Mine lobby spent $4.3m in Grylls war

Dylan CapornThe West Australian
The campaign against the Nationals proposal to lift the special lease rental from 25¢ to $5, which targeted Mr Grylls’ Pilbara electorate.
Camera IconThe campaign against the Nationals proposal to lift the special lease rental from 25¢ to $5, which targeted Mr Grylls’ Pilbara electorate.

The mining lobby group that went to war against former Nationals leader Brendon Grylls has finally revealed it spent a staggering $4.3 million campaigning against increased lease charges — more than double previous estimates.

The total spent by the Chamber of Minerals and Energy on the single-issue campaign was almost as much as Labor ($4.6 million) and the Liberals ($4.9 million) spent on their Statewide election campaigns and makes it the most expensive non-political party campaign in WA’s history.

Included in the total was almost $2.4 million spent on TV and radio advertising, $675,000 on producing the advertisements and $270,000 on news-paper advertisements.

The lobby group also spent $560,000 on consultants and $450,000 on opinion polling in the campaign, which ran from November to the March 11 election.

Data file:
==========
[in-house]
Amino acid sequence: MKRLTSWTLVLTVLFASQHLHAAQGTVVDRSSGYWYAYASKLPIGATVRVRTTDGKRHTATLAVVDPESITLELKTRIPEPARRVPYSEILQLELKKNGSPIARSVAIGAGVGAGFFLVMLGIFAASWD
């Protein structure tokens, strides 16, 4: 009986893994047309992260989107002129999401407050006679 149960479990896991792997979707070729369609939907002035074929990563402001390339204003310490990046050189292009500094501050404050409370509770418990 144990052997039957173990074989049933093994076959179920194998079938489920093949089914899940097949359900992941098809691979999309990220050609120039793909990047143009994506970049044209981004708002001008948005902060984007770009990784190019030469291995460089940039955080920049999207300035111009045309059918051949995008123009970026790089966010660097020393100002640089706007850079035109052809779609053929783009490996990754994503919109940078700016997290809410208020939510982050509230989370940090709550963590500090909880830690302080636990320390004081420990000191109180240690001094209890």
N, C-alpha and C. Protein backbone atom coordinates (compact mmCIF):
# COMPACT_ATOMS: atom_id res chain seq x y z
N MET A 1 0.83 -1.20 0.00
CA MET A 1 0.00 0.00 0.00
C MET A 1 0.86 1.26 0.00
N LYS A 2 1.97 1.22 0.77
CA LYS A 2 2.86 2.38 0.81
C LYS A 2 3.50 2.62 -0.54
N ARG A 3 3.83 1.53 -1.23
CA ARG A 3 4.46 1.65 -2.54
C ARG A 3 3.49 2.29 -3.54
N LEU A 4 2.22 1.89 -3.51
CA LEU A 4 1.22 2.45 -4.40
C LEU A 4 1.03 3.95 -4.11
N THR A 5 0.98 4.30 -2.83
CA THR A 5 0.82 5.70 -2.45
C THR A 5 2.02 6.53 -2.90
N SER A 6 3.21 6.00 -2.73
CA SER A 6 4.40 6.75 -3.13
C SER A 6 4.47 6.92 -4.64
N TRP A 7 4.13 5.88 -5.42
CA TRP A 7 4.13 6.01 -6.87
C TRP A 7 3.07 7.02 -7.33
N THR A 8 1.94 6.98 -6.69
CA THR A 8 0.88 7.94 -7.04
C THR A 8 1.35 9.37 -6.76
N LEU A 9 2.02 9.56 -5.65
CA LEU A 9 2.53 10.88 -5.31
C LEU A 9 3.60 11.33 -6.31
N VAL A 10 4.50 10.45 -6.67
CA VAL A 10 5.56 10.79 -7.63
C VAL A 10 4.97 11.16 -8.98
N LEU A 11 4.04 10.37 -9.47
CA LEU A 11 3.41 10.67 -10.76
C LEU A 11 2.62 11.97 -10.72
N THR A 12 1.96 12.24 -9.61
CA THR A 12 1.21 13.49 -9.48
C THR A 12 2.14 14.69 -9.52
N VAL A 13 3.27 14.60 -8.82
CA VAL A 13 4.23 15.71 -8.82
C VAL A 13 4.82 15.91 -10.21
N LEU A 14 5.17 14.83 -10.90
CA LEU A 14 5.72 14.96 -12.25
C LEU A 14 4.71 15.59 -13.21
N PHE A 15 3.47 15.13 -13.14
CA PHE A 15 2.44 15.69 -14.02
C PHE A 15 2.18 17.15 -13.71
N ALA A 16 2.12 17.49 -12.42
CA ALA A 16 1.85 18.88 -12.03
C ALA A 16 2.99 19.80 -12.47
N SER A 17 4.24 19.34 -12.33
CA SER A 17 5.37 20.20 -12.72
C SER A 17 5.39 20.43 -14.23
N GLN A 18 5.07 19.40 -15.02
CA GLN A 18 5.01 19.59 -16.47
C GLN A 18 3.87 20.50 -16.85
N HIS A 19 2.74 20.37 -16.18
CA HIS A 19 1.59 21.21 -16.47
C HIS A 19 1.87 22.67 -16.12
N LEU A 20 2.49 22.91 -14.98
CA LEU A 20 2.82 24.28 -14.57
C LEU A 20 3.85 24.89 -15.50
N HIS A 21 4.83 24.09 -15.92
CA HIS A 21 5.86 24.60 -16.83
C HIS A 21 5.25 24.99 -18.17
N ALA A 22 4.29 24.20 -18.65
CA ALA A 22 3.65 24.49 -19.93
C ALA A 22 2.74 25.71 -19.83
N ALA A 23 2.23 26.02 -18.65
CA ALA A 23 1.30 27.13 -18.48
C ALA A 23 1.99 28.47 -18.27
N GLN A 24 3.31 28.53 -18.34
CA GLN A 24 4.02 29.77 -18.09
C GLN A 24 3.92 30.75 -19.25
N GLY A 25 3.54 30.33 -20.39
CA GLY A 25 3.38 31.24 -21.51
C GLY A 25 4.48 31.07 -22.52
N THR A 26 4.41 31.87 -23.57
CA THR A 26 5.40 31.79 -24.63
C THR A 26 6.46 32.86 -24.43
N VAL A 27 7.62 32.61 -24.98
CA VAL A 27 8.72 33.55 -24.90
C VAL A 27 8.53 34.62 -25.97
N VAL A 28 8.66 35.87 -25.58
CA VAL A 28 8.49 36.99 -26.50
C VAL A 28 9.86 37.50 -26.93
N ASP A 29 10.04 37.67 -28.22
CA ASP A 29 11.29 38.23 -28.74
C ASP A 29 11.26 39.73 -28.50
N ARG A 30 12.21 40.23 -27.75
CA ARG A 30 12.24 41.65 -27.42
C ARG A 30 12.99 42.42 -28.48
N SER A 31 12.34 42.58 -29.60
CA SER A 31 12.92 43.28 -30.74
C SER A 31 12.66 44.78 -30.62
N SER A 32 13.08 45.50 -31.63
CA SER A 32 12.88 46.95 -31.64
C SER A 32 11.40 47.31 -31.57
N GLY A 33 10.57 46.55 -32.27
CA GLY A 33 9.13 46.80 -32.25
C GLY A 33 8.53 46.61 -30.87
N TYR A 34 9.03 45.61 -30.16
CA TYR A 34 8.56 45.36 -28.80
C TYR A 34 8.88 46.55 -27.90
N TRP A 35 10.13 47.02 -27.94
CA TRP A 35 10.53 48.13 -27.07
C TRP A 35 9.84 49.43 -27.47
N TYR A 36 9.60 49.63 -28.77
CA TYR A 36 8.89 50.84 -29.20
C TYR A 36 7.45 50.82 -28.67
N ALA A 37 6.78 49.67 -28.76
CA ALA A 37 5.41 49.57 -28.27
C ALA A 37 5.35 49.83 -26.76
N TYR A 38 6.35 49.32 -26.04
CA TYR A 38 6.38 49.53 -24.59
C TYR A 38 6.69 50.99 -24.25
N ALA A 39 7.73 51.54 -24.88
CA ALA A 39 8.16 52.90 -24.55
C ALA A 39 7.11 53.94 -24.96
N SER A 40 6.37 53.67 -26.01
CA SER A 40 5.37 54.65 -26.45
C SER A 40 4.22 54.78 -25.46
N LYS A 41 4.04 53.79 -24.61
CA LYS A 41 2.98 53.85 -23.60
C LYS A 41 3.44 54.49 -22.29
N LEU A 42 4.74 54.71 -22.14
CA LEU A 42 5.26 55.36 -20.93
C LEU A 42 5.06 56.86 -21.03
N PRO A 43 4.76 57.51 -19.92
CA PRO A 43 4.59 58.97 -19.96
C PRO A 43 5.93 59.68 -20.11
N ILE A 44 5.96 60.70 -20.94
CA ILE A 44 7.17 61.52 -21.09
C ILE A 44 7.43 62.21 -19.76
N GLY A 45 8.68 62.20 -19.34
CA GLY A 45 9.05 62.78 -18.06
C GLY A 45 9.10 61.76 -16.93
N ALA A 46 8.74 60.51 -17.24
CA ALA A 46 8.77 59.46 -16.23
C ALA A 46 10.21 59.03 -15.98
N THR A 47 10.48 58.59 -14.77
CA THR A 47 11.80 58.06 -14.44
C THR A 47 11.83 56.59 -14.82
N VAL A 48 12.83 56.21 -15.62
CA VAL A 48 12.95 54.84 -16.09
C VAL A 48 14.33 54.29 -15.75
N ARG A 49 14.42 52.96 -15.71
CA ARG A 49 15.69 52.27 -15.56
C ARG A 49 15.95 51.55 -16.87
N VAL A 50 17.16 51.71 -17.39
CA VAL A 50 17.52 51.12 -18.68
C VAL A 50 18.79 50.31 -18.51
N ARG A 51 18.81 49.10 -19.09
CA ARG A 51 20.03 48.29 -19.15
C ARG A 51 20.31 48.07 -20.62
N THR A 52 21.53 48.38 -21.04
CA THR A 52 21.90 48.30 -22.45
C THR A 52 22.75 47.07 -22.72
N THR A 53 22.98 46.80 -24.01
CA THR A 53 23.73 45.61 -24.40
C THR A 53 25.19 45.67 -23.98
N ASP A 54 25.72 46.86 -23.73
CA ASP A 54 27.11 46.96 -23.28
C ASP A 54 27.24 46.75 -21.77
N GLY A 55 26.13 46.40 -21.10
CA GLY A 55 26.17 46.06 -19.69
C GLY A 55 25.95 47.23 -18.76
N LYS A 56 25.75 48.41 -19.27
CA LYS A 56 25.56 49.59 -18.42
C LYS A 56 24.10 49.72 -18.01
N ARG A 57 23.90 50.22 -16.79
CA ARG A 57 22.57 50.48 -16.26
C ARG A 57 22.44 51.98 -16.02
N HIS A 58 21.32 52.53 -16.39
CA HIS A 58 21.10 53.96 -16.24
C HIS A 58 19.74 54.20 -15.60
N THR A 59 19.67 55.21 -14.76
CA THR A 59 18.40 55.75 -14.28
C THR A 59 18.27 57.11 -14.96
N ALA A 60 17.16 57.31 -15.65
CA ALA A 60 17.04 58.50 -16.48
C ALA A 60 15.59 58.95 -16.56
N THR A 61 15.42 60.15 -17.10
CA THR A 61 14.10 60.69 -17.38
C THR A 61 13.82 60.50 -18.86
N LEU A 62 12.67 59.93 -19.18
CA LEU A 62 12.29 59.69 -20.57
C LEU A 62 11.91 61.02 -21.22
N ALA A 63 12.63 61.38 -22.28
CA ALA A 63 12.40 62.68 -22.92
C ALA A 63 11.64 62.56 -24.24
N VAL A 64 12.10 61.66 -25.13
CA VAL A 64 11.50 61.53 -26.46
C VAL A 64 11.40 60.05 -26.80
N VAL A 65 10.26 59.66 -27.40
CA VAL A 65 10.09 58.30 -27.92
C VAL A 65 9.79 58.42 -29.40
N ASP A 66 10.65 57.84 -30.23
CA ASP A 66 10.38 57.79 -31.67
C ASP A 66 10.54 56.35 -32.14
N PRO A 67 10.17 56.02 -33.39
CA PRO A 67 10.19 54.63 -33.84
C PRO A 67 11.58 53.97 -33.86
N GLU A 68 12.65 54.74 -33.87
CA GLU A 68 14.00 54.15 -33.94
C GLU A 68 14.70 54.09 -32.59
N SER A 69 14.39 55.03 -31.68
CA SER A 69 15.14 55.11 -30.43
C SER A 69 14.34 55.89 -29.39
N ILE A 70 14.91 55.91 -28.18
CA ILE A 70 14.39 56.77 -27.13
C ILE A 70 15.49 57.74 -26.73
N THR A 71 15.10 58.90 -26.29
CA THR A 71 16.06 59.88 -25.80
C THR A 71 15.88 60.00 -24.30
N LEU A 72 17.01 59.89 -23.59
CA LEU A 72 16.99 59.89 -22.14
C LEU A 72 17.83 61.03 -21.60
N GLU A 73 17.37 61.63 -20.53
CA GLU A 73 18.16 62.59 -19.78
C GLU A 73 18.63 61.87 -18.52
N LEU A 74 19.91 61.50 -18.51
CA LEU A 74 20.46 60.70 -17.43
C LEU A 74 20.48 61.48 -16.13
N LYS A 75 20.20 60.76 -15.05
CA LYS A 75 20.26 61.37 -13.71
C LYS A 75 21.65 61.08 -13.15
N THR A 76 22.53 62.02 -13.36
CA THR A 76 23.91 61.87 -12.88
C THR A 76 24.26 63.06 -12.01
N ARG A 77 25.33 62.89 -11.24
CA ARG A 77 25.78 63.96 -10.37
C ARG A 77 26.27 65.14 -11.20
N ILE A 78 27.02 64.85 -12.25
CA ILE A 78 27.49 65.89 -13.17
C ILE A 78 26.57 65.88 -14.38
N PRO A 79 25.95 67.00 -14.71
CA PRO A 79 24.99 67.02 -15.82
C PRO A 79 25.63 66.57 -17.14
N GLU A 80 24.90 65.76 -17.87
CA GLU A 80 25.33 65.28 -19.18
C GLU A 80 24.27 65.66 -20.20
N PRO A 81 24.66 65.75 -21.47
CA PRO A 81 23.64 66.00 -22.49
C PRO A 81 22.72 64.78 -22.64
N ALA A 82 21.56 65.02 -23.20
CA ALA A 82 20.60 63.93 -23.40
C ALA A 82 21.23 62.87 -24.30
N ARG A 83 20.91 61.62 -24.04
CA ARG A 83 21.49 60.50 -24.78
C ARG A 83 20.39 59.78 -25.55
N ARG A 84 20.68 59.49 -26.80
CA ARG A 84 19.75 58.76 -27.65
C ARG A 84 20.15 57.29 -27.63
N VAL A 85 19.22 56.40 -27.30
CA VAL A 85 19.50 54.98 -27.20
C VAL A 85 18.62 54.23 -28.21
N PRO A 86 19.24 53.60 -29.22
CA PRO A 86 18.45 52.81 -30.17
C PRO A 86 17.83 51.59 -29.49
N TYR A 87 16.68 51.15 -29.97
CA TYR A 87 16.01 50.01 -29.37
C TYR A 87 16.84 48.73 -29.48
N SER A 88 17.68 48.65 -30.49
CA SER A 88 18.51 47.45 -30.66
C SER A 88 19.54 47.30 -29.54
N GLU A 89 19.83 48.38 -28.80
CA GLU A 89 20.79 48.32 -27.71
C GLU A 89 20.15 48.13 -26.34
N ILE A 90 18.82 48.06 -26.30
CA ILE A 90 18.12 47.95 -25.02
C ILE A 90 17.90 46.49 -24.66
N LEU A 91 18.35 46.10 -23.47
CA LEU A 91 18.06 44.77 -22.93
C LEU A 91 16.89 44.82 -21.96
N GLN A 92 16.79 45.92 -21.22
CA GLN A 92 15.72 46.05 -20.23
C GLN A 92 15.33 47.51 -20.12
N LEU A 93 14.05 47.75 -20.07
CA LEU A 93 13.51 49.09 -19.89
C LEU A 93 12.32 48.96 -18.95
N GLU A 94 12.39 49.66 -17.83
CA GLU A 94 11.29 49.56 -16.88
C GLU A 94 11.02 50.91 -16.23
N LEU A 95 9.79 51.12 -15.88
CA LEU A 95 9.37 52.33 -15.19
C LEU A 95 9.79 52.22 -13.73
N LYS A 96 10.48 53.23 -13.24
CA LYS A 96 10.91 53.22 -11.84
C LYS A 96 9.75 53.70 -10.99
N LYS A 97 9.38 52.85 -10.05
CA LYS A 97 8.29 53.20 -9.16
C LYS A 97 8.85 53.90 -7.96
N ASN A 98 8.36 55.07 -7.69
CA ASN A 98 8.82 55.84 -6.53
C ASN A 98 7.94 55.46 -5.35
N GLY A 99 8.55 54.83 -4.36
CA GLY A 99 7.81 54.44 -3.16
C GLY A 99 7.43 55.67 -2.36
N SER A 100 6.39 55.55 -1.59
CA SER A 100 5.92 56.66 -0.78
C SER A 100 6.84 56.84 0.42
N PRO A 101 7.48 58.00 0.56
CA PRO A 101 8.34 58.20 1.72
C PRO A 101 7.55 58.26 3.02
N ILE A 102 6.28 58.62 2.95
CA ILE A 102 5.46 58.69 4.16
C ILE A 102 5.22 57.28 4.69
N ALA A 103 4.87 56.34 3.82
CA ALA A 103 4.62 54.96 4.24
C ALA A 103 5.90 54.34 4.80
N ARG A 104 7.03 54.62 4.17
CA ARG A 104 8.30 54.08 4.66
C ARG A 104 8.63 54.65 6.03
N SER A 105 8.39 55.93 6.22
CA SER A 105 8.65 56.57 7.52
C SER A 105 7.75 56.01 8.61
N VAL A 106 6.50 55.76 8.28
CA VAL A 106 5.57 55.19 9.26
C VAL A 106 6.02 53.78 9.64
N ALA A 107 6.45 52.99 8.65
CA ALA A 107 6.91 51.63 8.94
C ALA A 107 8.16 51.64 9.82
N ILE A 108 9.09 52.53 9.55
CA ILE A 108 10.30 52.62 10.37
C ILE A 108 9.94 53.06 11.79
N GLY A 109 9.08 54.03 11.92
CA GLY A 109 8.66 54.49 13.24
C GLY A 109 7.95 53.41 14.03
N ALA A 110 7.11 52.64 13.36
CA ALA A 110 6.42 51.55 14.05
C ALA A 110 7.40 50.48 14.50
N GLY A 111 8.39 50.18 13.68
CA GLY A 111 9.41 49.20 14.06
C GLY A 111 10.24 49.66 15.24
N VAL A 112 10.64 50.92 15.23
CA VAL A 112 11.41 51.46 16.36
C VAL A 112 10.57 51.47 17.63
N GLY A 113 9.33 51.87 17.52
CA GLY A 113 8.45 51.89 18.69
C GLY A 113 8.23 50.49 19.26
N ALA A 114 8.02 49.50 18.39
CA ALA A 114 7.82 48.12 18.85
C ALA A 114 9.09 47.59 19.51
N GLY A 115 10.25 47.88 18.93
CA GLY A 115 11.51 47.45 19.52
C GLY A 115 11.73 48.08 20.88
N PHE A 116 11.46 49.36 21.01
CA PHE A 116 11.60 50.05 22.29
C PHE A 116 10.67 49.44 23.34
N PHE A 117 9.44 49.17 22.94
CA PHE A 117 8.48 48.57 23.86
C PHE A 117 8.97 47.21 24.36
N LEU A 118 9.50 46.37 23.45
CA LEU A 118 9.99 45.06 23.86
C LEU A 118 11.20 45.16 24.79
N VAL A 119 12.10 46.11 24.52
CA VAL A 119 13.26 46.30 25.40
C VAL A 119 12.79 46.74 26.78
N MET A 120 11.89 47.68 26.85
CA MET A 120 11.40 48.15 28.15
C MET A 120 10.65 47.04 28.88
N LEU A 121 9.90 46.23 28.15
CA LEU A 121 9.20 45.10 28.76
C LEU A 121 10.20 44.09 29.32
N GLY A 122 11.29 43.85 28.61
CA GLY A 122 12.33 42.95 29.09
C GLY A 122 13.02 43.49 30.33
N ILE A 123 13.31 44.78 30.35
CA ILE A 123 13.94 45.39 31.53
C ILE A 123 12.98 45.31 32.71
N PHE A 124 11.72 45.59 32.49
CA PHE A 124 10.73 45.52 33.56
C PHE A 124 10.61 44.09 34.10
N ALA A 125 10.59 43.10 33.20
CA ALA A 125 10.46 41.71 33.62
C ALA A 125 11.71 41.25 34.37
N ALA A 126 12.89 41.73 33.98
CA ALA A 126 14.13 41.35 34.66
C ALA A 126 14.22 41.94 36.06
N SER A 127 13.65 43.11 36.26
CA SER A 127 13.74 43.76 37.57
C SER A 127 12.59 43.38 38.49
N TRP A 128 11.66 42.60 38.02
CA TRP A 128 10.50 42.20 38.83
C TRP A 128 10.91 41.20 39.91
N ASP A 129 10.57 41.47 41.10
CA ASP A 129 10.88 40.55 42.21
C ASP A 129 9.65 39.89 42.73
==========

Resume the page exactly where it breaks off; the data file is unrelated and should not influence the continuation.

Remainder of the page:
The campaign against the Nationals proposal to lift the special lease rental from 25¢ to $5, which targeted Mr Grylls’ Pilbara electorate, was equally backed by BHP and Rio Tinto to the tune of $2.18 million each.

In light of the figures, Nationals leader Mia Davies described the campaign as a “serious and deliberate intervention into the political process by a vested commercial interest, the size and likes of which has never been witnessed before in WA”.

The chamber came under fire this week for not lodging the information about the return before the deadline.

Chamber chief executive Reg Howard-Smith said it was a regrettable oversight and as soon as the organisation became aware of the error, it immediately sought to lodge the form with the WAEC.

Mr Howard-Smith said the chamber stood by the campaign because of the potential negative effect of the iron ore tax on the WA economy.

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